James Downs, associate professor of history and American studies, will spend the 2015-16 academic year studying medical anthropology at Harvard University.
Economist Jeffrey Sachs gives the keynote address.
Photo by Jon Crispin.
See live 'tweets' from Commencement.
Economist Jeffrey Sachs, a leading expert on globalism, poverty and sustainability, challenged the 445 graduates at the College's 92nd Commencement to use their knowledge to make the world a better place.
"Your liberal arts education has empowered you to be effective citizens of the world. You're part of a community that is founded on the deepest faith that knowledge is power to be deployed for the common good," Sachs said to the graduates. "With the skills that you have learned, you are not only empowered to find your own personal way around the dangerous twists and turns we now call the U.S. economy, but also around the challenges that your generation will face and that will define the future of the planet."
Sachs, director of the Earth Institute, Quetelet Professor of Sustainable Development, professor of health policy and management at Columbia University, helped open the economies of several countries, including Poland and Bolivia, and advocates combining economic development with environmental sustainability.
During the ceremony, President Leo I. Higdon Jr. conferred upon Sachs an honorary doctorate of humane letters. Mitchell College President Mary Ellen Jukoski also received an honorary doctorate of humane letters.
During his remarks, Higdon spoke about his bond with the Class of 2010, his first freshman class at the college.
"There is always a bond with a class that comes in with a new president - we may have had some different experiences over the last four years, but we share many common memories," Higdon said. "It will always make your class special in my mind."
Higdon also encouraged the new graduates to build new relationships with alumni across the globe and to stay connected to Connecticut College.
"You are graduating at an important point in Connecticut College's history," Higdon said. "We have a Centennial Celebration ahead of us, a celebration that will involve you and all of our community."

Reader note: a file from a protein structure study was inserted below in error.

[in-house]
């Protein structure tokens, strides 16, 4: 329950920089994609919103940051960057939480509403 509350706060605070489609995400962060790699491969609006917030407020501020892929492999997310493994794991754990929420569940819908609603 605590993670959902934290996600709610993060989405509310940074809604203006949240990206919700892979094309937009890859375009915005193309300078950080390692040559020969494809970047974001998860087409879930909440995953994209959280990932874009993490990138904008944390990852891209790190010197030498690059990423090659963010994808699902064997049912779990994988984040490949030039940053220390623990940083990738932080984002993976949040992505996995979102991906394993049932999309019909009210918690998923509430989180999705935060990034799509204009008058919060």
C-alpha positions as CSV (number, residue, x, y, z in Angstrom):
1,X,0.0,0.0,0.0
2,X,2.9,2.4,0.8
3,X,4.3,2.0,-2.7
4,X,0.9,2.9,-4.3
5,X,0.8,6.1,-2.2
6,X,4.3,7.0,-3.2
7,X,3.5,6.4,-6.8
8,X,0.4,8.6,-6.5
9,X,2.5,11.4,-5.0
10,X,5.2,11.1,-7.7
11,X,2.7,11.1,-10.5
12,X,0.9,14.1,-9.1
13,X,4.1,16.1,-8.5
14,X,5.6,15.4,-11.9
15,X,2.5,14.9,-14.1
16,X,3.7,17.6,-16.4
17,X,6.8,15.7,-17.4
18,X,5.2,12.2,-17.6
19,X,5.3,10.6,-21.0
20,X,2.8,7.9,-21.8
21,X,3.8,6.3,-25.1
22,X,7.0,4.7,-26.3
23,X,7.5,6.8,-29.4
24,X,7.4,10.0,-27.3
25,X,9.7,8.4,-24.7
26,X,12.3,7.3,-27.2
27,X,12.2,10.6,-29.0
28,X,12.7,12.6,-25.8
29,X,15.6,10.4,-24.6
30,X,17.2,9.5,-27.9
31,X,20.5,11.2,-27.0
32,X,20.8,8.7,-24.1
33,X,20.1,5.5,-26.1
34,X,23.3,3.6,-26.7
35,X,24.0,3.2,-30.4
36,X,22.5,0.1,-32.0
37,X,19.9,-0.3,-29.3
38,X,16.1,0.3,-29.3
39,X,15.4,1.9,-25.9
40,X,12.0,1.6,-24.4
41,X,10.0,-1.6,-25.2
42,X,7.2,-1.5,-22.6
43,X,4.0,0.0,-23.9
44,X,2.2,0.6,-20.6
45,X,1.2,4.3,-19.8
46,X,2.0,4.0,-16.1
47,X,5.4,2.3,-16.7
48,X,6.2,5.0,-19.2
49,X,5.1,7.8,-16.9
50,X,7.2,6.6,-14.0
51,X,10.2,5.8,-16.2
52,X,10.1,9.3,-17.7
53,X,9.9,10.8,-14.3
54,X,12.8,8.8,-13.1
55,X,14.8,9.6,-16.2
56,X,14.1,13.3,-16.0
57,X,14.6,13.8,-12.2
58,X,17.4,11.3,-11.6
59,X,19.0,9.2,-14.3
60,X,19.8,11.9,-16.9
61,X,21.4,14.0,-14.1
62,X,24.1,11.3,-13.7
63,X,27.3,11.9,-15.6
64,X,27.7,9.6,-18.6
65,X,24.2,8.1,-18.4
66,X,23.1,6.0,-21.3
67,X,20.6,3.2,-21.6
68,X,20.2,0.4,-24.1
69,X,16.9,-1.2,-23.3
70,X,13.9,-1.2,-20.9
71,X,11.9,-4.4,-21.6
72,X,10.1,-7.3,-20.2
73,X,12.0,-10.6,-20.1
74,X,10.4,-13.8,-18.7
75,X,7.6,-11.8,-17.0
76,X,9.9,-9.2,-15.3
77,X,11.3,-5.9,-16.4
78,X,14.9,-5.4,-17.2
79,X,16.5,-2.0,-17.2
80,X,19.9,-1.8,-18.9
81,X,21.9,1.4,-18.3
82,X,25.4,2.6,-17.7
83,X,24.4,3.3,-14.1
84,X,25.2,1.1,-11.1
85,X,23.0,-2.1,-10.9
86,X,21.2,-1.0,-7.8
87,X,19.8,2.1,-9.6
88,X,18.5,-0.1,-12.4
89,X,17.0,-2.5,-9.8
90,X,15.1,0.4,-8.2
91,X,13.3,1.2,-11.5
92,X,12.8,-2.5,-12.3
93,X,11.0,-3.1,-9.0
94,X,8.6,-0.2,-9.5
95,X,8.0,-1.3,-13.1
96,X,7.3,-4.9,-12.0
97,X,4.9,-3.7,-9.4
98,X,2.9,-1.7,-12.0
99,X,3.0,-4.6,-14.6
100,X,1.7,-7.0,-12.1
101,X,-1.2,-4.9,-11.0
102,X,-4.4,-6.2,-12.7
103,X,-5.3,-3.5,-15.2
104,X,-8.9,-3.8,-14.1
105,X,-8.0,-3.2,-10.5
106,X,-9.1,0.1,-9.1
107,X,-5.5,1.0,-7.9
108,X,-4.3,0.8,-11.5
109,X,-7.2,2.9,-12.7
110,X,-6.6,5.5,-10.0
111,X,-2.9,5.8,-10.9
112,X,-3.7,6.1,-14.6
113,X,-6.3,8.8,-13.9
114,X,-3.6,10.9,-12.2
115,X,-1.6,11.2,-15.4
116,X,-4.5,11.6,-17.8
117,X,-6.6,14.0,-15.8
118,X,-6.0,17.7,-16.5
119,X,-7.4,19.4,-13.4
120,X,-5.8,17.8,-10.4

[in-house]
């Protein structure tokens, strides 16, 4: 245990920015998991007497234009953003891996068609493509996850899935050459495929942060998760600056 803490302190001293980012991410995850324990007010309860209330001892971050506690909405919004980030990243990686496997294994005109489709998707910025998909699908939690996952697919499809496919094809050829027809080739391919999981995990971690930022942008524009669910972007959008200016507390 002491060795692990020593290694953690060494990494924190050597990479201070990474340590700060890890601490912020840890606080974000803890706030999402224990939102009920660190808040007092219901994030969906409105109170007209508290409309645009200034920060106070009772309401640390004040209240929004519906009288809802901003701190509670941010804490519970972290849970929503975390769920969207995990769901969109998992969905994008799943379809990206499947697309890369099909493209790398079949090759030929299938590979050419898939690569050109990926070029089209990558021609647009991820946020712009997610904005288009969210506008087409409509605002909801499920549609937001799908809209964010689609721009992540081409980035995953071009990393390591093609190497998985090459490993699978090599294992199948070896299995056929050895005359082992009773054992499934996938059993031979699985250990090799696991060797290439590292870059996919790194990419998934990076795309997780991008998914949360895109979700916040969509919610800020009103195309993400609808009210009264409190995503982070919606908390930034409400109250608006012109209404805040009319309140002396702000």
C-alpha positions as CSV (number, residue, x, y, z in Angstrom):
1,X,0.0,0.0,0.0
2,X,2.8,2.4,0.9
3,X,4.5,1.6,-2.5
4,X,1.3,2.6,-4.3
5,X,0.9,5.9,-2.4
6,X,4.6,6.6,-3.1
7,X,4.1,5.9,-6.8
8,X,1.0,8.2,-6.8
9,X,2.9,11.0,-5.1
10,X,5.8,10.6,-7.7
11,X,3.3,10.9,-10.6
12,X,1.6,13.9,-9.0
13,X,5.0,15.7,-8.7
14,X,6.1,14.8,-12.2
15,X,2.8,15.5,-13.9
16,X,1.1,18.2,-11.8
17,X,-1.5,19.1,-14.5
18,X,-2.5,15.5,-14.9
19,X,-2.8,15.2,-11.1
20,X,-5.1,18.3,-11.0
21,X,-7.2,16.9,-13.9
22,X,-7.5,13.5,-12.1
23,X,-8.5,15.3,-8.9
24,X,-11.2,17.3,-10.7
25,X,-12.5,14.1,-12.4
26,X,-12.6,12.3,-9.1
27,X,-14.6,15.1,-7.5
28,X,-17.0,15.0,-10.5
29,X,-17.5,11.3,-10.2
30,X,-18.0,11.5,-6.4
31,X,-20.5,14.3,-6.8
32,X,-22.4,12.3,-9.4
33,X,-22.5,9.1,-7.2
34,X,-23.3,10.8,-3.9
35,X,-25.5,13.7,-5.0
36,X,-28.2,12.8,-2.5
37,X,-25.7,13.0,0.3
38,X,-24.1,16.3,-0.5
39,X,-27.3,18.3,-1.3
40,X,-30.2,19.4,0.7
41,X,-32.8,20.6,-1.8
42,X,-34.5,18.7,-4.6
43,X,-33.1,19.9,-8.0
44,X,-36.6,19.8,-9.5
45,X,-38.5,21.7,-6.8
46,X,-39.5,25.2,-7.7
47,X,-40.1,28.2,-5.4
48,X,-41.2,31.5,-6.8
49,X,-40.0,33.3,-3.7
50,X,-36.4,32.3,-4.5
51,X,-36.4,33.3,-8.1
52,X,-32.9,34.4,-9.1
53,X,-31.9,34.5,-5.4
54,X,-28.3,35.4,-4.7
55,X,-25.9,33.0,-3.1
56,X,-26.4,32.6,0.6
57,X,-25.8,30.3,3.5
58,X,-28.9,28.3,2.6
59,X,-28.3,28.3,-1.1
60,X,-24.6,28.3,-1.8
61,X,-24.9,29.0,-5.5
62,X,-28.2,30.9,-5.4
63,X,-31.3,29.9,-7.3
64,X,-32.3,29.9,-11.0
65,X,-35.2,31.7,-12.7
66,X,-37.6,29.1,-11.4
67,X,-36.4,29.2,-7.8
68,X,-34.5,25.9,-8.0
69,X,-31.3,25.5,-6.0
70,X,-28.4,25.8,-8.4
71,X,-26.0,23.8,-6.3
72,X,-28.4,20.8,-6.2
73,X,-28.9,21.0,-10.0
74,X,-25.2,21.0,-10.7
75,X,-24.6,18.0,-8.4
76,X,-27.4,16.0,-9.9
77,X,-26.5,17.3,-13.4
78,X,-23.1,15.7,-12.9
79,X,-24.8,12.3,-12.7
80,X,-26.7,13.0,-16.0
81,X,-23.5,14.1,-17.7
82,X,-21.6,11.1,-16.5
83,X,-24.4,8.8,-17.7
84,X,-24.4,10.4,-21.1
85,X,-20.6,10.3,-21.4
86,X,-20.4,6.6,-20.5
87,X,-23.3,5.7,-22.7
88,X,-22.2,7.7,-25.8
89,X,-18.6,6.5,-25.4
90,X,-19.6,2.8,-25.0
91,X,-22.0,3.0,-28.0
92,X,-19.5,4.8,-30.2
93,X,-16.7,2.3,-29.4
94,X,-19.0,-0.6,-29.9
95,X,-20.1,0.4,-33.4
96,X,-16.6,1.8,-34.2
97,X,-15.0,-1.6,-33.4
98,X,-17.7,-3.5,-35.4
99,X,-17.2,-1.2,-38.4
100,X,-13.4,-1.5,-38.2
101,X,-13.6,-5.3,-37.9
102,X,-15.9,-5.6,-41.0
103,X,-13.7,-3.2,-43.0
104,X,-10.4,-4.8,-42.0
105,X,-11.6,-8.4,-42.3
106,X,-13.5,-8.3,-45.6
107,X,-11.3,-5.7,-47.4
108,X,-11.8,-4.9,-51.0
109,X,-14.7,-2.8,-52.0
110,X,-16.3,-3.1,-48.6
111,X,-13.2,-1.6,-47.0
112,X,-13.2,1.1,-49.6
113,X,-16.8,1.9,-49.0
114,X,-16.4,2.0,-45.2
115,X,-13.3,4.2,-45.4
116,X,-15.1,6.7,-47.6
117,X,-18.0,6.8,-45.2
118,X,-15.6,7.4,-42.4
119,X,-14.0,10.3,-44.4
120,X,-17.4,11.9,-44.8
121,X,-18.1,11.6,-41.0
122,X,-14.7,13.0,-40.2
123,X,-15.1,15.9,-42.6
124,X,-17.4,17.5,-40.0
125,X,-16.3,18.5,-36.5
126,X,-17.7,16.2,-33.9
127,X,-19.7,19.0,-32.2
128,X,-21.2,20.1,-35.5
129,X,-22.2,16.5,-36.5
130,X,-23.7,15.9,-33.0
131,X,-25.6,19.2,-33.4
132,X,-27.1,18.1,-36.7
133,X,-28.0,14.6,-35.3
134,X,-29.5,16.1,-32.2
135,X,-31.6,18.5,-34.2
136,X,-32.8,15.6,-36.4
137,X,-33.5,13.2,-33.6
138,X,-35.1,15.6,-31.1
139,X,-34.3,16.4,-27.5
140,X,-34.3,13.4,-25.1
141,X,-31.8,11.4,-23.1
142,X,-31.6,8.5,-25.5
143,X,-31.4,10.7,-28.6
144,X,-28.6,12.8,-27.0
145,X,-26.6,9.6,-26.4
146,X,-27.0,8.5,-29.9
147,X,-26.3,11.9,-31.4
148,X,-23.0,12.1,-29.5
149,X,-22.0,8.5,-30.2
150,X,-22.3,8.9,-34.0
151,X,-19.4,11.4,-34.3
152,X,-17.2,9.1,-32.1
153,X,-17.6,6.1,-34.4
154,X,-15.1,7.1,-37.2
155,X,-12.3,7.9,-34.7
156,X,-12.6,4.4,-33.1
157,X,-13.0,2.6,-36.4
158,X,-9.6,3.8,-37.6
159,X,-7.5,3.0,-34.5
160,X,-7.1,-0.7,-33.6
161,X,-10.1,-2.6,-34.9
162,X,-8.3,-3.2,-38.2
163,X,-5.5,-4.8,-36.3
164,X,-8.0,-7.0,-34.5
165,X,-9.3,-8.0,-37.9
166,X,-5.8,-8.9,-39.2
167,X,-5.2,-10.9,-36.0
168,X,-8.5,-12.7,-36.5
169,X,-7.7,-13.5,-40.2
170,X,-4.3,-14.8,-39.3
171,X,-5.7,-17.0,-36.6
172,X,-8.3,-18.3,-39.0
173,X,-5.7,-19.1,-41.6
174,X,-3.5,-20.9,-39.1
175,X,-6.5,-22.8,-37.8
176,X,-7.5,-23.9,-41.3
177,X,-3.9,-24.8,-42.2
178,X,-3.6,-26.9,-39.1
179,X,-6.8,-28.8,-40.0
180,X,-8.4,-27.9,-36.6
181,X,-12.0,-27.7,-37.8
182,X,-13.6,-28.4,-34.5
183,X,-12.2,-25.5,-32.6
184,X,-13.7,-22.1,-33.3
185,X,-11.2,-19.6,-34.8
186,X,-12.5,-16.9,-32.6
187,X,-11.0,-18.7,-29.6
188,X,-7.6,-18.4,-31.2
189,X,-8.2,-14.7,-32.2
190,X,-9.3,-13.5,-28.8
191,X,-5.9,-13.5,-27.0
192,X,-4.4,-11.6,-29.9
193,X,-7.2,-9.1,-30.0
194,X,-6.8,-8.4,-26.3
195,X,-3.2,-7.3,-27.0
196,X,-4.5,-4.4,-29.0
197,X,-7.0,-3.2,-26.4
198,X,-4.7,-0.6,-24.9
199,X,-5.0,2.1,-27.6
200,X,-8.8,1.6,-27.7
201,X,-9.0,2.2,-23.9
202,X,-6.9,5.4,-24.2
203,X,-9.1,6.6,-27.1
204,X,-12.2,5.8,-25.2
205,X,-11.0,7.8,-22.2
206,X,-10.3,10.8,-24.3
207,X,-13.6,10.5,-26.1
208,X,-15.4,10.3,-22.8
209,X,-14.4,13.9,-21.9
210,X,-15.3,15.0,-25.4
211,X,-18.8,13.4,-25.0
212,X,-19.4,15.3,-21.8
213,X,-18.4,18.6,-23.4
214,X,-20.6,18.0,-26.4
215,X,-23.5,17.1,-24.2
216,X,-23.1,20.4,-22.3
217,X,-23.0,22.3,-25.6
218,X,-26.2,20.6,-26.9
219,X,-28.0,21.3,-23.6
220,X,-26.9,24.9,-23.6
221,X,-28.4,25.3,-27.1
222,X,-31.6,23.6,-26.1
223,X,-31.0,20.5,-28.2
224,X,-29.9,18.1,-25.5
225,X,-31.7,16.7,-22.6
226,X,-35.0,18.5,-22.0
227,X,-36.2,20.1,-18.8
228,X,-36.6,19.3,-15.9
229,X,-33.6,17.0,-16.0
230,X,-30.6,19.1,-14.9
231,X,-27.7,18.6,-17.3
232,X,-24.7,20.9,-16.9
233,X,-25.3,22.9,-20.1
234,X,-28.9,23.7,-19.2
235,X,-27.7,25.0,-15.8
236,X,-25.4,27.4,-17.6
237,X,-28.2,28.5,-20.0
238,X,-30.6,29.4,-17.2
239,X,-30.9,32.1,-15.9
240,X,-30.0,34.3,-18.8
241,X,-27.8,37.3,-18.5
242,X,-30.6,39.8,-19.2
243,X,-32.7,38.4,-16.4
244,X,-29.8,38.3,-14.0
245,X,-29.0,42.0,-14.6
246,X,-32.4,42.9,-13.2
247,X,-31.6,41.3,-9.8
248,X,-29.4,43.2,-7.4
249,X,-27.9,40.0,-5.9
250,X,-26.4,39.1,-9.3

Senior class president Alexandra Felfle, of Barranquilla, Colombia, challenged her classmates to live life to the fullest.
"I want all of you to live the 'now,'" Felfle said. "I want you to be committed. Committed to your life. Committed to your family. Committed to change the world ... No one can know what a life whittles down to in the end, but if you live it with conviction and awareness, you know you have done well."
Senior class speaker Riordan Frost, of Lake Elmo, Minn., also addressed the class. He spoke about how he and his fellow graduates have been prepared for life after college with a strong liberal arts education. Frost also advised his classmates, "know who you are, and don't be afraid to take time to figure that out."
During the ceremony, the Oakes and Louise Ames Prize was awarded to Thomas Blake McDonald, an architectural studies major from Free Union, Va., for his honors thesis, "The Architecture of Connecticut College," which examines the history of Connecticut College's buildings. The prize, named for a previous president of the College and his wife, is given to a graduating senior who has completed this year's most outstanding honors study.
The Anna Lord Strauss Medal was awarded to Stefanie Jane Hinman, a human development major from Norfolk, Conn., for her outstanding record of community and public service work. Hinman created a tutor-mentor program for some of New London's most vulnerable children and helped with hurricane clean-up in Biloxi, Miss. In the spring of 2008 and 2010, she also traveled to Kaberamaido, Uganda, on medical missions. Working with Asayo's Wish Foundation, she helped to provide medical services at an orphanage, establish a medical clinic and raise funds for services. The clinic was recently named in honor of her friend and project partner, Elizabeth Durante, who died tragically en route to the medical mission in 2009.
Class of 2010 'By the Numbers'
- 445 Bachelors of Arts degrees
- 2 Masters of Arts degrees
Students with double majors: 131
States represented: 33
International graduates: 19 from 14 different countries
- Summa cum laude: 57
- Magna cum laude: 50
- Cum laude: 111
Percentage of students who studied abroad: 60
Certificates earned from the College's interdisciplinary academic centers:
- Ammerman Center for Arts and Technology: 3
- Goodwin-Niering Center for the Environment: 10
- Holleran Center for Community Action and Public Policy: 14
- Toor Cummings Center for International Studies and the Liberal Arts: 25
Percentage of class that engaged in community learning and service: 63
Graduates received national awards including: a Davis Projects for Peace Grant, a Fulbright Grant, a Barry M. Goldwater Scholarship and a National Science Foundation Graduate Research Fellowship.
Graduating seniors have found employment with a number of well known companies and organizations, including: Teach for America, U.S. Department of Justice, Paralegal, Royal Bank of Scotland, the David H. Koch Institute for Integrative Cancer Research, the Boston Consulting Group, Conde Nast and the Robin Straus Agency.
Dozens of students have already been admitted to prestigious graduate schools, including: Columbia University School of Social Work, Columbia Teacher College, London School of Economics and Political Science, University of Pennsylvania Law School, University of Virginia School of Medicine, University of Connecticut, the Institute of Fine Arts at New York University and Northeastern University School of Law.
-Caroline Gransee '09
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